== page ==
Shooting into the Sun
Taking photos shooting into the sun can be difficult due to the large difference in brightness between the sun and the rest of the image. However, don't let this put you off as you can get some great photos when shooting into the sun.
Obviously, when shooting into the sun you must be very careful, especially if you are using a telephoto lens. Don't look straight into the sun when photographing it, and generally try and keep to shooting later and earlier in the day when the sun's brightness isn't quite so intense as it can be during the day time.
Starburst effect Sun
Sunday, January 16, 2011, 3:44PM by Robert S. Donovan on flickr (licensed CC-BY)
If you take a photo looking into the sun on a clear day, you can achieve a nice starburst effect from the sun. You will want to use a wide angle focal length and stop the aperture down to around f/8.
Because of the large difference in exposure between the sun and your subject, you may also need to use a split Neutral Density Filter. Alternatively, you can bracket your shot and combine the exposures in Photoshop or similar software. By doing this you can ensure that you capture the starburst effect of the sun while keeping your subject exposed properly.
Romantic View by Josiah Mackenzie on flickr (licensed CC-BY)
On days where there is light hazy cloud cover, mist, or fog, you will find it hard to get a starburst effect from the sun. However, these conditions are very good for taking photos into the sun.
These sorts of conditions often occur around sunset and sunrise, when the sun gives off a beautiful warm glow. Depending on how much of the sky is lit up orange, you may want to go for a medium to long focal length. You can then ensure that all the sky captured in your photo is lit up the orange colour.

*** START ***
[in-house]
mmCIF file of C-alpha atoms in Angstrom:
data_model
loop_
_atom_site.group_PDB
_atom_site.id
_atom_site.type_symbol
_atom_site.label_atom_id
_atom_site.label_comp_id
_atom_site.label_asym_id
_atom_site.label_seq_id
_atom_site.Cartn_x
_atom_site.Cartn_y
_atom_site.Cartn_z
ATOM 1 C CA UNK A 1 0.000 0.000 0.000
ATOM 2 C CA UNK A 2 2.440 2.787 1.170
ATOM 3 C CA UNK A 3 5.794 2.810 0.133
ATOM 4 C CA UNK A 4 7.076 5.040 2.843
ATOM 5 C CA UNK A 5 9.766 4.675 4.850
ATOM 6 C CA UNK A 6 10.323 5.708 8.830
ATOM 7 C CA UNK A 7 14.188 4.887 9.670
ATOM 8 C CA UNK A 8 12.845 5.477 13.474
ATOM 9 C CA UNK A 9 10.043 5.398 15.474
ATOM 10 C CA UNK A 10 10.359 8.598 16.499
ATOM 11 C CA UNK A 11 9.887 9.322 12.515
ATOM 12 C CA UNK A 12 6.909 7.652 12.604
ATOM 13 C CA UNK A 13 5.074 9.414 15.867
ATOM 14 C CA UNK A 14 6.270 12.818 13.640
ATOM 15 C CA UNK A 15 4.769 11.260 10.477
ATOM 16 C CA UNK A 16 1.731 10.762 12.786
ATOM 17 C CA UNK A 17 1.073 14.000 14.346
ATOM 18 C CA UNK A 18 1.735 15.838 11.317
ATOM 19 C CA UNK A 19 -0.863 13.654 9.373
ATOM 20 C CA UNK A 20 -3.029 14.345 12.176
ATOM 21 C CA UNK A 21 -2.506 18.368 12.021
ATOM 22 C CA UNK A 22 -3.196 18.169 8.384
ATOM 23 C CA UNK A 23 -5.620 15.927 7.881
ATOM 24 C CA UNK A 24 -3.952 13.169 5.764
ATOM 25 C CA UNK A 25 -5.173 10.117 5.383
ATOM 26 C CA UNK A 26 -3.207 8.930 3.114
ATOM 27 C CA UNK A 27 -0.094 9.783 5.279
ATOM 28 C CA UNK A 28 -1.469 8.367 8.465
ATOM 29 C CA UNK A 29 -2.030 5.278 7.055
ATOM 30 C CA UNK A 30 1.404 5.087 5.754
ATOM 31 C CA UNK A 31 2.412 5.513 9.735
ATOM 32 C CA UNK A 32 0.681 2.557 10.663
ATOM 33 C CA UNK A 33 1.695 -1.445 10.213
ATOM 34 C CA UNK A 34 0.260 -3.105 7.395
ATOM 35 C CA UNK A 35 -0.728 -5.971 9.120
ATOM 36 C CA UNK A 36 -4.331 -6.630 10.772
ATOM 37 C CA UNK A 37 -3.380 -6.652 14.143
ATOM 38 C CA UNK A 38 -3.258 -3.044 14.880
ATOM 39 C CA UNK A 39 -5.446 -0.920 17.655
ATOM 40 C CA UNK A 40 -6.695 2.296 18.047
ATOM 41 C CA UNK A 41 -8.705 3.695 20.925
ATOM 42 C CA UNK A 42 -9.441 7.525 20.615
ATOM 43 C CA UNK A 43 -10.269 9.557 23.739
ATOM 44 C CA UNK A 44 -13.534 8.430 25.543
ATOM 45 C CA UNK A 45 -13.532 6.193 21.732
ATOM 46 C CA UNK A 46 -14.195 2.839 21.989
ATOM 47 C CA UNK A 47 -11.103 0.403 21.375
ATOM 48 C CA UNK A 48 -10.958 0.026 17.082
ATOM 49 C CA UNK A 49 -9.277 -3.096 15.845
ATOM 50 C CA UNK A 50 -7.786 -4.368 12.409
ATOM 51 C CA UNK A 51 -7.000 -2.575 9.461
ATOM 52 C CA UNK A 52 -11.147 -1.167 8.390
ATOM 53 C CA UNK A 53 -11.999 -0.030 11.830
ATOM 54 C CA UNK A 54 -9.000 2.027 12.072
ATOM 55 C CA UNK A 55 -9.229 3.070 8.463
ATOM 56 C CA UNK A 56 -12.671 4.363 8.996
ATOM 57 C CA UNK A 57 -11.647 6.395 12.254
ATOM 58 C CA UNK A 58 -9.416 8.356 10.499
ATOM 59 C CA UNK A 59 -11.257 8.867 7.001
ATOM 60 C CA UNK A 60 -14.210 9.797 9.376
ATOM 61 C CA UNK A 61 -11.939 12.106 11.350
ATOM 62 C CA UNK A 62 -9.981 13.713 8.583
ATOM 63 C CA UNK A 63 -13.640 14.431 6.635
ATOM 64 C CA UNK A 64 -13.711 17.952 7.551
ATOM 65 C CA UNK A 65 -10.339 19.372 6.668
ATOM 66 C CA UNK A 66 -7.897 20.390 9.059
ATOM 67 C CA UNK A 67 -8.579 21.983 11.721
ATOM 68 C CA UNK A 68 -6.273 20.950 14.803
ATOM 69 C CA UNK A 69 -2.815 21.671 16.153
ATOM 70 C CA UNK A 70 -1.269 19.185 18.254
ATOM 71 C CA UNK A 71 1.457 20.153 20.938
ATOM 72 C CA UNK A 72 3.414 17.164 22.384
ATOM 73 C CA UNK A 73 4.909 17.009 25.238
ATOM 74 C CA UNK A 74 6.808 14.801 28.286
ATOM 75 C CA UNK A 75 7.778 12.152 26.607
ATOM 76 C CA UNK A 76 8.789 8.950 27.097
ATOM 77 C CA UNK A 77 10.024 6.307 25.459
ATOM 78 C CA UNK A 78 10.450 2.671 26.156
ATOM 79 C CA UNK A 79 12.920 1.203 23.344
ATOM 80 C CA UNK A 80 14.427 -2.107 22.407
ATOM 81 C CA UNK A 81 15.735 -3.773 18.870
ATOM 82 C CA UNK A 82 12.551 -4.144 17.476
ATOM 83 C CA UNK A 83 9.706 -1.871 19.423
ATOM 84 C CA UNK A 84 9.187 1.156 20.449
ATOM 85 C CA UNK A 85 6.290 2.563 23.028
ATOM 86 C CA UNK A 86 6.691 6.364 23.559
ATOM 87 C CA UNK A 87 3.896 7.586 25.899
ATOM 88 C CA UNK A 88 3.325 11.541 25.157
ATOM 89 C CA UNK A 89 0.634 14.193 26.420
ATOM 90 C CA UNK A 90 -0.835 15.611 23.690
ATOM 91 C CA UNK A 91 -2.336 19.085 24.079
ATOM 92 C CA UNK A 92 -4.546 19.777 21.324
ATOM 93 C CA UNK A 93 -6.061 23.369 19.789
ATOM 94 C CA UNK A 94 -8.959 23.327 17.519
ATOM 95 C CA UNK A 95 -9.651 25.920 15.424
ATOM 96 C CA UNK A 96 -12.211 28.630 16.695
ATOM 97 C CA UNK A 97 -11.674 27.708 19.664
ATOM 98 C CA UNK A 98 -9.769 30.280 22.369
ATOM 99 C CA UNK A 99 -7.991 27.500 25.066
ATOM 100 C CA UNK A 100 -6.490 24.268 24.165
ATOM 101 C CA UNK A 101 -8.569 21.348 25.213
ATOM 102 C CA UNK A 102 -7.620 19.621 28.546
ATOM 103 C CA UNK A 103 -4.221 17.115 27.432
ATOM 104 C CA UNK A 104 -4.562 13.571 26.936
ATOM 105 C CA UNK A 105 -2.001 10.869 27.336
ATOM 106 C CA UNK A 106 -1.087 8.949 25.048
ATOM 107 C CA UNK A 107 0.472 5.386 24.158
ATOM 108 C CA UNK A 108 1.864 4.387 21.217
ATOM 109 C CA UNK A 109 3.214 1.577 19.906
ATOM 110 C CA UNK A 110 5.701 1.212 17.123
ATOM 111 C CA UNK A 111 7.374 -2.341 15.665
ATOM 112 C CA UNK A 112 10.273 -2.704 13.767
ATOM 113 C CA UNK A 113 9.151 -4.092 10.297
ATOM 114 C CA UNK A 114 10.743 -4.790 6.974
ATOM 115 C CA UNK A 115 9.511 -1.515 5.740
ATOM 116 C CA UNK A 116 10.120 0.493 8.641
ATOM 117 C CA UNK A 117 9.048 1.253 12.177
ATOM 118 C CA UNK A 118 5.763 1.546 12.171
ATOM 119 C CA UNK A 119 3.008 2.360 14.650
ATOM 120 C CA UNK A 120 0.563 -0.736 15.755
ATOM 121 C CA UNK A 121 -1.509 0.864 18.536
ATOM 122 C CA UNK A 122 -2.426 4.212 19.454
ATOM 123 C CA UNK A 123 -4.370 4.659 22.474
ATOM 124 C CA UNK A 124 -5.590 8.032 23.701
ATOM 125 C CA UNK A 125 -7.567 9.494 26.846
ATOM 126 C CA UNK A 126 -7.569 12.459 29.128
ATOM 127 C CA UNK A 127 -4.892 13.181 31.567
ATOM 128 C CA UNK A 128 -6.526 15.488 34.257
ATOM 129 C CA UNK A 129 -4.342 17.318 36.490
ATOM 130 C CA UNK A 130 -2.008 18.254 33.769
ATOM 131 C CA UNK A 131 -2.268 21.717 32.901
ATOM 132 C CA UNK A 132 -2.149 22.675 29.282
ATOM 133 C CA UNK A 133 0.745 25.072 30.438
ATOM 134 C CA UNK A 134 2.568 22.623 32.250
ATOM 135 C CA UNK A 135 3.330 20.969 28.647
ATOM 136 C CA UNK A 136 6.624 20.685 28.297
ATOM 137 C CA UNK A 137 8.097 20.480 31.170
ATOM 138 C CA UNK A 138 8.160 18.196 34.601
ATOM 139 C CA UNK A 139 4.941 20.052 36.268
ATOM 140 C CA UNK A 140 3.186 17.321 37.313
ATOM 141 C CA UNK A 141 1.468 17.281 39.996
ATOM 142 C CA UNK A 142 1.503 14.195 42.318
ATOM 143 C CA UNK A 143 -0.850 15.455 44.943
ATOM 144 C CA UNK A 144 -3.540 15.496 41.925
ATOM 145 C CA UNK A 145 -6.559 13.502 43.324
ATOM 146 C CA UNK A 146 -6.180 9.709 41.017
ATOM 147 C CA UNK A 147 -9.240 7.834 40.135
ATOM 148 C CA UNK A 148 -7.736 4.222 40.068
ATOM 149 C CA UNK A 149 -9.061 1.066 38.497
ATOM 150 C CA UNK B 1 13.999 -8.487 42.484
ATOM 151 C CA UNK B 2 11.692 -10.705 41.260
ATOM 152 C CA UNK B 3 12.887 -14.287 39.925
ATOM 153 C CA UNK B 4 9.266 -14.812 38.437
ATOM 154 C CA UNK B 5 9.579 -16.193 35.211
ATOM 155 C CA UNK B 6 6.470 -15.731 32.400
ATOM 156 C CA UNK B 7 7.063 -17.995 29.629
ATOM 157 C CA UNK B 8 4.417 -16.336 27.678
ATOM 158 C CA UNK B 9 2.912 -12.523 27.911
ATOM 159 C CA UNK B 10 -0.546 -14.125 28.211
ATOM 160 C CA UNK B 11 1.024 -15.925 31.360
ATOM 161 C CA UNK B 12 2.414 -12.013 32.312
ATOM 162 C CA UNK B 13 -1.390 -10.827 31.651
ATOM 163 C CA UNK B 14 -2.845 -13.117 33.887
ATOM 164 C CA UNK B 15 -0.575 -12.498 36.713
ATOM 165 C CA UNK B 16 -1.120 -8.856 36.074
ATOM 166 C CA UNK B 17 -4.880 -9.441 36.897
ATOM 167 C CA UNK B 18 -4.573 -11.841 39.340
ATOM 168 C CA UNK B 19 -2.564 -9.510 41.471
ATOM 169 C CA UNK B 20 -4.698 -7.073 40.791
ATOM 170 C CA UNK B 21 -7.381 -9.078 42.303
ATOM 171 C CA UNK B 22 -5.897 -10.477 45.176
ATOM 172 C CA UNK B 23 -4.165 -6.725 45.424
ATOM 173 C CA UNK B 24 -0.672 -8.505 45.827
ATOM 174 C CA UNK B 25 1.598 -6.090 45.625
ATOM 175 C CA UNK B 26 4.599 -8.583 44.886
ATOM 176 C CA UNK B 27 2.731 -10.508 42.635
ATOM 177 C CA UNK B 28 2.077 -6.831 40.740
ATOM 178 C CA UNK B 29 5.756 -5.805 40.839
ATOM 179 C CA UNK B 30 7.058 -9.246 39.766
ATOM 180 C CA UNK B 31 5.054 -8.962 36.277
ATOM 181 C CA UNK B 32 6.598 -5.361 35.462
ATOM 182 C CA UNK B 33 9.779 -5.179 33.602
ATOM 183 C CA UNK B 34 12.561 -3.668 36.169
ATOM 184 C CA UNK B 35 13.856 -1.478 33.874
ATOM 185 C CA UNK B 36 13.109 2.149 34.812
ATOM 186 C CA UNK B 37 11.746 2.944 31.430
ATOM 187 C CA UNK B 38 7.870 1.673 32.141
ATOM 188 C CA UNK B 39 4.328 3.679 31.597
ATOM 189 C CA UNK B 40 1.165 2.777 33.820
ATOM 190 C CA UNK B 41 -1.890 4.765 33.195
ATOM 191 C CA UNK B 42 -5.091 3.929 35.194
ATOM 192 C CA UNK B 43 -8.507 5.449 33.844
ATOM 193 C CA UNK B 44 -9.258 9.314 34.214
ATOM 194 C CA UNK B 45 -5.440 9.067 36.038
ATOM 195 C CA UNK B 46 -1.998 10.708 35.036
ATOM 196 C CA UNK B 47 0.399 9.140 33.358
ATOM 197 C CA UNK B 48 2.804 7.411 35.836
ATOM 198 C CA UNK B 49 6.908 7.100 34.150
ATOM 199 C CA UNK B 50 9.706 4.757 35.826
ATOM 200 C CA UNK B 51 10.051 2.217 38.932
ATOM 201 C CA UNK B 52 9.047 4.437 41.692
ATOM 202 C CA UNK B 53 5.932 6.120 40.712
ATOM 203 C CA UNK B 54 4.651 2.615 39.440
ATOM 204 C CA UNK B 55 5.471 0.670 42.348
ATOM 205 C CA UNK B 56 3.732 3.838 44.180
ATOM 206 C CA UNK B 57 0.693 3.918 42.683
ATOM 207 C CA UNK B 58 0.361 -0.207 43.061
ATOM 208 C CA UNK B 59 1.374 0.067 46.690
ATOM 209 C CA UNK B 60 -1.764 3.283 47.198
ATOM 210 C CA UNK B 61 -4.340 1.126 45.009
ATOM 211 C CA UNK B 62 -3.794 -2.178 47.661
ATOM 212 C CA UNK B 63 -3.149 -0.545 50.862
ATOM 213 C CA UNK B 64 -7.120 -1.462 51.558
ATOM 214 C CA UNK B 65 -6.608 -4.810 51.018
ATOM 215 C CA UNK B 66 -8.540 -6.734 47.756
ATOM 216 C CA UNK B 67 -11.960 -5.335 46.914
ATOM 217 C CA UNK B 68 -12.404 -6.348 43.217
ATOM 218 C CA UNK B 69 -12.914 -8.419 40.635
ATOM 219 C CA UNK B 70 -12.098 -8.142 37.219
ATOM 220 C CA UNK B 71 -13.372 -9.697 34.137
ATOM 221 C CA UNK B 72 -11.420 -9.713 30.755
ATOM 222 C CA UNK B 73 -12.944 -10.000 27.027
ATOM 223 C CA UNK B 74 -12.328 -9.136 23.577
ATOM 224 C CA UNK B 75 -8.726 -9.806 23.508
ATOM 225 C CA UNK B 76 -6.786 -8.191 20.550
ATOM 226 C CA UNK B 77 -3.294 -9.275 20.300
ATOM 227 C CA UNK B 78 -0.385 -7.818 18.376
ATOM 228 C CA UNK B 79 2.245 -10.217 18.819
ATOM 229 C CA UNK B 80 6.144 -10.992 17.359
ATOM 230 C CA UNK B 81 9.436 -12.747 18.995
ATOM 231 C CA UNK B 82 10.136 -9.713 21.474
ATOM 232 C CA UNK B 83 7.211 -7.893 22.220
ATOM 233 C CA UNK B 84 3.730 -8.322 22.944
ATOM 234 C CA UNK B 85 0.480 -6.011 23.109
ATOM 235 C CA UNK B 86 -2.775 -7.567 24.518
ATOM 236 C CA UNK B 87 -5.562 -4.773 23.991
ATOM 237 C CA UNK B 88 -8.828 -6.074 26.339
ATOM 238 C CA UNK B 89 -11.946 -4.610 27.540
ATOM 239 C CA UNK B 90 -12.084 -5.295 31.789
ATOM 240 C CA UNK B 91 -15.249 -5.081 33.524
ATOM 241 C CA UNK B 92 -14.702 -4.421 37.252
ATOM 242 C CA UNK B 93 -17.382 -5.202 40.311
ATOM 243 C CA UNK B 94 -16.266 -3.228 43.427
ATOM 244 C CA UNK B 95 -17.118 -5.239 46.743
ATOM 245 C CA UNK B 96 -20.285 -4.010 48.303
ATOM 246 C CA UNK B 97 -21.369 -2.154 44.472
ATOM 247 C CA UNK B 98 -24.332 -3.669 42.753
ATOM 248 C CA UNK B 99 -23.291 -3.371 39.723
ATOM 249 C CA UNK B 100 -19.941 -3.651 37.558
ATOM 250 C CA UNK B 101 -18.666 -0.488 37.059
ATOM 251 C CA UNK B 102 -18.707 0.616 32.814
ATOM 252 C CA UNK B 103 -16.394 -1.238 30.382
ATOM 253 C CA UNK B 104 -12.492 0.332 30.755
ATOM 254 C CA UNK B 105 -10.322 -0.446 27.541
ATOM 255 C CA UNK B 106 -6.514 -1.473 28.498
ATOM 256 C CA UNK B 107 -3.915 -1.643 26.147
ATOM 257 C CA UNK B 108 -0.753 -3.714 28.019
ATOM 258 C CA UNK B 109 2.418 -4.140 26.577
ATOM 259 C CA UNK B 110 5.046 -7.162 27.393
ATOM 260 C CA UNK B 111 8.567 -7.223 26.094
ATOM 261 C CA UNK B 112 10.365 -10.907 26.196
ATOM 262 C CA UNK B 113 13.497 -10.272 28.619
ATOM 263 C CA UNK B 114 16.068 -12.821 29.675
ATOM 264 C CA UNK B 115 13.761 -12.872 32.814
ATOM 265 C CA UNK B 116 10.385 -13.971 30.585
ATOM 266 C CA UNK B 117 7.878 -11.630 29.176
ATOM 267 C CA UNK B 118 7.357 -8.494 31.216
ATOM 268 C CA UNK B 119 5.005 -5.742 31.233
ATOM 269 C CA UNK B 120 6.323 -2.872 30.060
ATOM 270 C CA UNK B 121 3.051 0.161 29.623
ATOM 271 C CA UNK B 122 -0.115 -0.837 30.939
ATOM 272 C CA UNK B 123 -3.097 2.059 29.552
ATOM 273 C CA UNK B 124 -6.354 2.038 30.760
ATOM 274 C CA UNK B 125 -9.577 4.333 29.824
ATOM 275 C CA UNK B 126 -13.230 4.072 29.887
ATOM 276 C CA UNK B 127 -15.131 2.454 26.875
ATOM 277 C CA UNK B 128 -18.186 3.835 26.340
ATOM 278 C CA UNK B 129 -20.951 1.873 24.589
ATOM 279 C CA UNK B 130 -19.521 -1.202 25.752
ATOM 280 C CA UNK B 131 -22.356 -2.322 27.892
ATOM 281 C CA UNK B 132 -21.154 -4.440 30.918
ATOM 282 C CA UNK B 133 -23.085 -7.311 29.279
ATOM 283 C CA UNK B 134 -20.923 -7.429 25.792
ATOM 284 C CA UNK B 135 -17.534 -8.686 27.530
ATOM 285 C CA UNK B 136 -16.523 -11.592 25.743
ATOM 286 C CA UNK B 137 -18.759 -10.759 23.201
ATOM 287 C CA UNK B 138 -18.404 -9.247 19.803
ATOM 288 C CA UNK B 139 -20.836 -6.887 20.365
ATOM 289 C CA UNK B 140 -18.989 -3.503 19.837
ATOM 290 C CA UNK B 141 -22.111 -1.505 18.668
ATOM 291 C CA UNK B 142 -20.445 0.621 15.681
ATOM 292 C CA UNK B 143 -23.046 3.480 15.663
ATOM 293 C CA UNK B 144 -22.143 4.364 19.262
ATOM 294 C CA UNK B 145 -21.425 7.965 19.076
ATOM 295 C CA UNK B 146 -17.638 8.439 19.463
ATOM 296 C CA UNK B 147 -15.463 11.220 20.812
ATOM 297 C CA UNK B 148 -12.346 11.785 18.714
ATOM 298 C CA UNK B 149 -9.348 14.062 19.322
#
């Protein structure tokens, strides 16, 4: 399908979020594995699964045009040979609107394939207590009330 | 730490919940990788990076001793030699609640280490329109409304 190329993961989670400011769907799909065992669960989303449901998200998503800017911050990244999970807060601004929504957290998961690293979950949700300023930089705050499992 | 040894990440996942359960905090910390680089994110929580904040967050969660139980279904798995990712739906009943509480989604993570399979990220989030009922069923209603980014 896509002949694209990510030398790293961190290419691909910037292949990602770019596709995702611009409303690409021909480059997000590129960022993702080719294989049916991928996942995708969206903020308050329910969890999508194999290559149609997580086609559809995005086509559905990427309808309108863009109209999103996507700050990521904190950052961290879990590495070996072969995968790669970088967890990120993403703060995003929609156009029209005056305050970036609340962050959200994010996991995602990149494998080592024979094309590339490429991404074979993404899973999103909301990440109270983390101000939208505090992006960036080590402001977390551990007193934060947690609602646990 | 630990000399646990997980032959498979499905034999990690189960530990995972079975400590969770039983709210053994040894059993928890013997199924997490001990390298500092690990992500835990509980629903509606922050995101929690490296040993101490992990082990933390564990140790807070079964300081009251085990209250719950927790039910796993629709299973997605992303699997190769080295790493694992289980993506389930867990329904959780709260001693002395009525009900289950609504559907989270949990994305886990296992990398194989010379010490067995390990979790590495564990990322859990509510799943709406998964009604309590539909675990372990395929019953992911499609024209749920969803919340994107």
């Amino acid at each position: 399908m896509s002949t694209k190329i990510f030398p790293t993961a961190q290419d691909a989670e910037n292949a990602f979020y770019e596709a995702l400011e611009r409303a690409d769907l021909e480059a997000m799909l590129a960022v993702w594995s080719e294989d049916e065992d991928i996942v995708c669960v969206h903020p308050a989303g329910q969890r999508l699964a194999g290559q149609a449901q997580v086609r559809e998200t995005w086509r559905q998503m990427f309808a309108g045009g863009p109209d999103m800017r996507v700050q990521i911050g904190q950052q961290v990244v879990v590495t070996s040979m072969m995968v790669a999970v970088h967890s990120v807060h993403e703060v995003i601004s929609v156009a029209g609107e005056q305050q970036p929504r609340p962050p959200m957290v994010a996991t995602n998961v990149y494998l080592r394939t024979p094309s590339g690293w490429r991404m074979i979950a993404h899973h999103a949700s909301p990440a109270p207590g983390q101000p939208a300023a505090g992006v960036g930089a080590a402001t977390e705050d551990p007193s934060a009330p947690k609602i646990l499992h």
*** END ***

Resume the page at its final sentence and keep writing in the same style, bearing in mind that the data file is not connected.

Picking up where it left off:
Sun behind clouds producing Sunbeams
When the sun is hiding behind clouds, you can sometimes capture sun beams bursting through small holes in the clouds, or over the edges of the cloud. This can make for a dramatic photograph.
Other obstructions in front of the sun can also produce sunbeams in a similar way. You can sometimes find sunbeams in forests, caused by the sun passing through the trees and the moisture-rich air.
Morninglight by Johan Neven on flickr (licensed CC-BY)
Again, you are most likely to be able to see the sunbeams clearly early or late in the day. If there is some atmospheric distortion, such as dust or haze, this should make the sunbeams more visible.
Improve Your Landscape Photography
When taking the photograph, you may need to slightly underexpose to ensure the sunbeams are visible and not too bright.
Sailing by Tom Bech on flickr (licensed CC-BY)
Interesting effects can be achieved when photographing the sun reflected in water. You can also capture reflections from the sun in any reflective material, such as ice, a wet road, or the glass and steel structure of a building.
When photographing the reflection of the sun, you can often exclude the sun from the photo altogether. Veiling flare, which reduces the contrast of the whole photo can often occur when shooting towards the sun. Using a lens hood or your hand to shade the lens from the sun will help reduce lens flare.
Creative independence by Nattu on flickr (licensed CC-BY)
By shooting into the sun and deliberately underexposing your subject you can create a great a silhouette photo. Silhouettes work best when the subject has a definite shape and form that can be easily identified by its outline.
Silhouettes require a strong backlight to create a good contrast between the silhouetted subject and the background. The sun makes a perfect backlight for creating silhouette photos.
If you are shooting during the daytime, likely the sun will be high in the sky, and so you will need to shoot upwards to include the sun as a backlight. Shooting at sunrise and sunset, the sun will be much lower in the sky, meaning you can shoot at a 'normal' angle to include the sun as the backlight.